For simplicity, they can be grouped: Volume & Projection; Tone & Pitch; Pace & Pause.

Voice Volume and Projection

Speaking Volume – loud or quiet.

Voice Projection – can you be heard at the back of the room?

If you don’t want the back row of the audience to shout ‘speak up’, you may need to increase your voice volume, compared with conversational level.

Depending on audience size and room size and acoustics, you’ll probably need to speak loud enough to sound to yourself as though you are shouting. But it will sound perfectly natural to the listeners.

If you are using a microphone, of course, the need to speak loudly will be reduced.

In addition to increasing volume, it’s important to work on your voice projection. This will have a significant bearing on your audibility.

A good starting point is to stand up straight, rather than to bend forwards over your notes. If your neck is bent it will restrict the flow of air powering your voice.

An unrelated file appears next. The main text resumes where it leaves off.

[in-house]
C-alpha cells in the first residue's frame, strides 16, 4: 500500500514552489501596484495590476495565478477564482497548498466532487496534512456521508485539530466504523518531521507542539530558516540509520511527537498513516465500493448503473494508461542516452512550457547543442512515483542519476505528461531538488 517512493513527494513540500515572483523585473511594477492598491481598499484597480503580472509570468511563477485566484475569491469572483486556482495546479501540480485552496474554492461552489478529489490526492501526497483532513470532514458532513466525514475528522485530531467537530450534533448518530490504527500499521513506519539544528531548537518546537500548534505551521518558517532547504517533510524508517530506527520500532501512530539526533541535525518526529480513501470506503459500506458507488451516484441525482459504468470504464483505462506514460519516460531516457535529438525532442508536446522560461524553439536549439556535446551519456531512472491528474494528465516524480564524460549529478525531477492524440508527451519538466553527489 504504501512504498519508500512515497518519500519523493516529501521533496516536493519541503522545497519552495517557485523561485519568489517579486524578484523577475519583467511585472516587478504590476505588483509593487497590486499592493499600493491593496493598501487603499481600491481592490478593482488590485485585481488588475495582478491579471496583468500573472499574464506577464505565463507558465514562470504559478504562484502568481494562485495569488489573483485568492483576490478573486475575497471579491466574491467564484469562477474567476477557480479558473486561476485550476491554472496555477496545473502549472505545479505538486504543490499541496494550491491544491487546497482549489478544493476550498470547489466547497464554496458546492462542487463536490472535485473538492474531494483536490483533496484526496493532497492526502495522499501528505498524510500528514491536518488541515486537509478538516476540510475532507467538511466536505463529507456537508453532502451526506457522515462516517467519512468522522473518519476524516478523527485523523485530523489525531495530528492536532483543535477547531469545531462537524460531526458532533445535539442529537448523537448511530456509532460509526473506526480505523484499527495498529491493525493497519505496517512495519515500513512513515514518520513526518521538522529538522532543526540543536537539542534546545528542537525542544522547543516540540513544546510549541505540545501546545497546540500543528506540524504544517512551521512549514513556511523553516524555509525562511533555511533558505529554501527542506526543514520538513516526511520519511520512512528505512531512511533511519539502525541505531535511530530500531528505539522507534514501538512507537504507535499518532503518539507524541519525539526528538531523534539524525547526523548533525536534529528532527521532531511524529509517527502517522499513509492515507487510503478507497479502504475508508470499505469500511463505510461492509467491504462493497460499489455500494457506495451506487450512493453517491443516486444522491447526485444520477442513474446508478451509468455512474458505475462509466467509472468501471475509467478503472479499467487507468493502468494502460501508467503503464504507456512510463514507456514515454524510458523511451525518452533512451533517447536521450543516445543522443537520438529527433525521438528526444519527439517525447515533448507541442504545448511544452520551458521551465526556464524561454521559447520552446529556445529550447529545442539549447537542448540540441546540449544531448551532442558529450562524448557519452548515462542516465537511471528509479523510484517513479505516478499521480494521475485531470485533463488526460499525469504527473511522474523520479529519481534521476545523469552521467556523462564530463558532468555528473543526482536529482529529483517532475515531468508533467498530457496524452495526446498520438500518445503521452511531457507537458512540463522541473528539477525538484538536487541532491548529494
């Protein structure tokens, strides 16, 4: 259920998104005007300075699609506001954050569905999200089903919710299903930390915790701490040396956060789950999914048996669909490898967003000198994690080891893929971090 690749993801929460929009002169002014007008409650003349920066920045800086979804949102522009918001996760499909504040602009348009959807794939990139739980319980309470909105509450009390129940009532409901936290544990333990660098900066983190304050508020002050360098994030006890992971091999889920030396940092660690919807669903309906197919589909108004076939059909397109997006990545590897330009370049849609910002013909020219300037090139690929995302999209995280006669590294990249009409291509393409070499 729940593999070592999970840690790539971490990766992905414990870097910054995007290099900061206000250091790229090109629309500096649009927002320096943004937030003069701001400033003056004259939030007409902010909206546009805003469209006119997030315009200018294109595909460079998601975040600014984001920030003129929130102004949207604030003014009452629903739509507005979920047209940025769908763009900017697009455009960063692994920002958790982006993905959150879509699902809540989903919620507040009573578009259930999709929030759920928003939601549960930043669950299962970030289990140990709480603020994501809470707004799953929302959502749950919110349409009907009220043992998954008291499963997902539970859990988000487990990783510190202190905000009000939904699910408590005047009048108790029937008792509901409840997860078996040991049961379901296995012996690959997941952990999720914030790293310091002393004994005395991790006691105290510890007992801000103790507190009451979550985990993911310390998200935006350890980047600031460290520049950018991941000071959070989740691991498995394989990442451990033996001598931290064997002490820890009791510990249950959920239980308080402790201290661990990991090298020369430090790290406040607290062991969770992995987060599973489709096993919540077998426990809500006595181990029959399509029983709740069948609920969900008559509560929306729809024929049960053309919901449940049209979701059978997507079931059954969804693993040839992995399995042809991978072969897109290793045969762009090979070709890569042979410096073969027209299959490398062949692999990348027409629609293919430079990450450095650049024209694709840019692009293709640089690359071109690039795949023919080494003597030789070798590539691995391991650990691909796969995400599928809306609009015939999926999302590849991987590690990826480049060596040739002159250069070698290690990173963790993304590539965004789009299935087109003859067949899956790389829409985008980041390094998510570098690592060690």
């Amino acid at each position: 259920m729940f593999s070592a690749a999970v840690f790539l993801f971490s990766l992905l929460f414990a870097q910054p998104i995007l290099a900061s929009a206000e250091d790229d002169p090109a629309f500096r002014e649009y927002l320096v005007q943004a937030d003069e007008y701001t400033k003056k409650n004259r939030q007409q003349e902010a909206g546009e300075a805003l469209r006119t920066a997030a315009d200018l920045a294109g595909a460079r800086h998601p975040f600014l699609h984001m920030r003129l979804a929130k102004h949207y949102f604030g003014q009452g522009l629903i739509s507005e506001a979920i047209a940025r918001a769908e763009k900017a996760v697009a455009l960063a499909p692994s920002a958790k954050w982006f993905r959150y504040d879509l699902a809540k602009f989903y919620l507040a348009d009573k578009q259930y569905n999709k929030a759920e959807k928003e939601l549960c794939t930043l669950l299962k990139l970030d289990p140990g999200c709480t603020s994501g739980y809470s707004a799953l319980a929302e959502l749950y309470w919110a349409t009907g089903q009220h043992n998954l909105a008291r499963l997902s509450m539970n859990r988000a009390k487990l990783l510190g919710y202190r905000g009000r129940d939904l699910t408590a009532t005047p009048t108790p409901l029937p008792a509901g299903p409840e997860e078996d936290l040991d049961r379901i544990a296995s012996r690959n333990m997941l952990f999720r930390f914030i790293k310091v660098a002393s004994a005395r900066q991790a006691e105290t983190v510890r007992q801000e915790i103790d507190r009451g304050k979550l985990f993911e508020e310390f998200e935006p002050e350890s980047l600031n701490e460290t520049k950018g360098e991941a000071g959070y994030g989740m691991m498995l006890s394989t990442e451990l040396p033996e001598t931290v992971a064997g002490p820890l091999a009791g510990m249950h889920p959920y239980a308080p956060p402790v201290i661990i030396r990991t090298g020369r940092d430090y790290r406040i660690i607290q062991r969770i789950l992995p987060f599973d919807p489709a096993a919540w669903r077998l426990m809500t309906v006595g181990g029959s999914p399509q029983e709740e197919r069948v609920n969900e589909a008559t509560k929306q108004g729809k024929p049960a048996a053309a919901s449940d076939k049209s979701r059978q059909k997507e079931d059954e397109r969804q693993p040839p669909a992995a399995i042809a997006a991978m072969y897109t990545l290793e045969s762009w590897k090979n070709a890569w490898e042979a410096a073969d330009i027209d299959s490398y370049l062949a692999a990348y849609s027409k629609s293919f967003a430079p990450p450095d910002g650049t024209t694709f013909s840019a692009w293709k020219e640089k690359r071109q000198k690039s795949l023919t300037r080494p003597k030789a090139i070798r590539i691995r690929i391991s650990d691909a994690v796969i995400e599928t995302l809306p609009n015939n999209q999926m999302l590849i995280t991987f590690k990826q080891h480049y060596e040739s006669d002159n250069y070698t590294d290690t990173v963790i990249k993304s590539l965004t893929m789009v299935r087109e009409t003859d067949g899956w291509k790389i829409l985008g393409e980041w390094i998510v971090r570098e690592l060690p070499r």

You should also make sure to open your mouth fully so that your words come out clearly.

Look at the back wall of the room and focus on speaking to that. Then voice projection will tend to increase naturally. Nevertheless, looking at the wall should be done only briefly, as you still need to make eye contact with the audience.

Voice tone and pitch

Squeak up!

Tone and Pitch

Voice Pitch – deep or squeaky.

Tone of Voice – the mood conveyed, as described in the opening paragraphs of this post.

Let’s start with pitch. To a large degree this is built in to us, but we can vary it to convey different emotions. For example, a surprised or excited voice will tend to be higher pitched than a serious one.

If your voice is naturally in the higher register, speaking more slowly will help to stop it going even higher.

Voice tone tends to be naturally related to the emotion you are conveying. Which is why it’s important to know the subject well and have a feel for it.

Unless you are a very skilled speaker, reading a scripted speech will dull any tonal changes that convey enthusiasm.

A speech delivered in a monotone will make the most interesting subject sound dull and is likely to be sleep inducing.

Speaking Pace and Pause

Pace – a measured delivery or high-speed gabble.

Pause – silence!

In normal conversation, speaking speed isn’t usually a problem. But when delivering a speech, several factors come in to play.

Firstly, you’re speaking for much longer than you would in conversation.